On the 99th day, what little bipartisanship existed in the Obama era basically died.
Democrats are going ahead with plans to include the parliamentary procedure of reconciliation to overhaul the nation's health-care system in the congressional budget resolution under consideration.
To the average observer, this doesn't register as too important -- more obscure political rule-making coming out of Washington, D.C. But this is actually a big deal. The seemingly innocuous phrase "reconciliation" does exactly the opposite if you're in the minority party -- except resign you to the fact that you'll have even less influence on controversial legislation.
Reconciliation is procedure that limits both time for debate and the amount of amendments permitted to be introduced -- and permits the passage of certain legislation by majority-vote (meaning no use of the filibuster in the Senate). These rules are supposed to be used primarily for budget-related issues -- not broader policy concerns. The fact is, though, Republicans have used reconciliation to get passed controversial tax measures -- such as the Bush tax cuts (and even parts of the Contract with America back in the '90s). However, at least in those cases, one could make the argument that tax policy is somewhat connected to the size and consideration of the budget.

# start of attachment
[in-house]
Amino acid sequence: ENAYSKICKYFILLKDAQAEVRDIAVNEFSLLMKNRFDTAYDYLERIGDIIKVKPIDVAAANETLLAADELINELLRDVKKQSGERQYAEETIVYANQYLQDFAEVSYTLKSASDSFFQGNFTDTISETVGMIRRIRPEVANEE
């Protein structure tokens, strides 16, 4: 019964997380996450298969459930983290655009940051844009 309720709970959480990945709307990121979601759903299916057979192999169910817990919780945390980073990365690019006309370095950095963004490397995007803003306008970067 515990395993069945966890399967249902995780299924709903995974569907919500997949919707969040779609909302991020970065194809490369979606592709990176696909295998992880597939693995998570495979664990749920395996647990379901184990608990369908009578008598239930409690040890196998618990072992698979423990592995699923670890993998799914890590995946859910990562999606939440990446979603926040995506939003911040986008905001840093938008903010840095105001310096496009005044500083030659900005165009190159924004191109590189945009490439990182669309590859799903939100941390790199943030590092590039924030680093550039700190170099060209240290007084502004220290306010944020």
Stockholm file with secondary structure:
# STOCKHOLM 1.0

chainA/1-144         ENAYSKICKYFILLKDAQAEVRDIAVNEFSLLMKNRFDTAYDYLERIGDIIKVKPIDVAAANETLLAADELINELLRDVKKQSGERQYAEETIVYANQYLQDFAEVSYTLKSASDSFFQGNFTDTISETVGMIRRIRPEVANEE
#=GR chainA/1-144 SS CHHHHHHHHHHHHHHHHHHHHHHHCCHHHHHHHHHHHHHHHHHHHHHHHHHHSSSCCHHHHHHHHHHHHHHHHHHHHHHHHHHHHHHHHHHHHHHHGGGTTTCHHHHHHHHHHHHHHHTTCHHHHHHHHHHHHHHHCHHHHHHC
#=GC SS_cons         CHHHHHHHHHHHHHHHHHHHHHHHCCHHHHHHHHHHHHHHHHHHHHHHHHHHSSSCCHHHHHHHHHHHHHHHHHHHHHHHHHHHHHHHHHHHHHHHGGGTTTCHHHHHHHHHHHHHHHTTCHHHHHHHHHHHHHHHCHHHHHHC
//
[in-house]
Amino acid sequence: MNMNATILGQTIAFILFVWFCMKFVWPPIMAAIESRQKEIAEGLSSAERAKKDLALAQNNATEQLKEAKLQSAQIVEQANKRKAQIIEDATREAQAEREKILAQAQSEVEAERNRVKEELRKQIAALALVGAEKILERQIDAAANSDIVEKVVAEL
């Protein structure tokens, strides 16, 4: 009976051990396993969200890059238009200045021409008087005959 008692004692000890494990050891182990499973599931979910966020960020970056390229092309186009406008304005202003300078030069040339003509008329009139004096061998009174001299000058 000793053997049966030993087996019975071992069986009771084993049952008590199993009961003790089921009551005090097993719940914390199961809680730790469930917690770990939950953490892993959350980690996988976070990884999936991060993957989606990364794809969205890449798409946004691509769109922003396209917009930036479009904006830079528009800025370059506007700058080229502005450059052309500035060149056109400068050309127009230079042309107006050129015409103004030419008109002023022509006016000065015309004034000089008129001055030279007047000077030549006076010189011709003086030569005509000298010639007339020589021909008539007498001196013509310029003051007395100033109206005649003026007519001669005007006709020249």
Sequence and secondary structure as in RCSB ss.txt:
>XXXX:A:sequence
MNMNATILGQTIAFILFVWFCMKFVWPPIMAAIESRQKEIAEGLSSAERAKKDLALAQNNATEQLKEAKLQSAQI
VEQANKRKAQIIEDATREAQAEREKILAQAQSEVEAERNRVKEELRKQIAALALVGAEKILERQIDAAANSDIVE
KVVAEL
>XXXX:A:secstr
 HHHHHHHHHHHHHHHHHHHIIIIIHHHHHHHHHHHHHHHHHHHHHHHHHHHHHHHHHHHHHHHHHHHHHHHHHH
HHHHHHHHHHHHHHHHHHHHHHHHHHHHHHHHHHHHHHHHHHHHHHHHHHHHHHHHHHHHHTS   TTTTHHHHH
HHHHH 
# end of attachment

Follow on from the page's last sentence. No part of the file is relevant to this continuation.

Republicans think using reconciliation for health care overhaul isn't just a difference in degree -- it's a difference in kind. And, from an administration that has made bipartisanship a watchword of its early days, it is actually an invitation to extreme partisan warfare from the opposition.
In the short-term, Democrats may see a political -- and policy -- victory down the road in getting a health-care prototype passed. However, President Obama and Congress will guarantee themselves longer-lasting headaches from an infuriated GOP. The Republicans might not be able to block health-care reform under reconciliation rules -- but they can sure create a lot of trouble on other matters.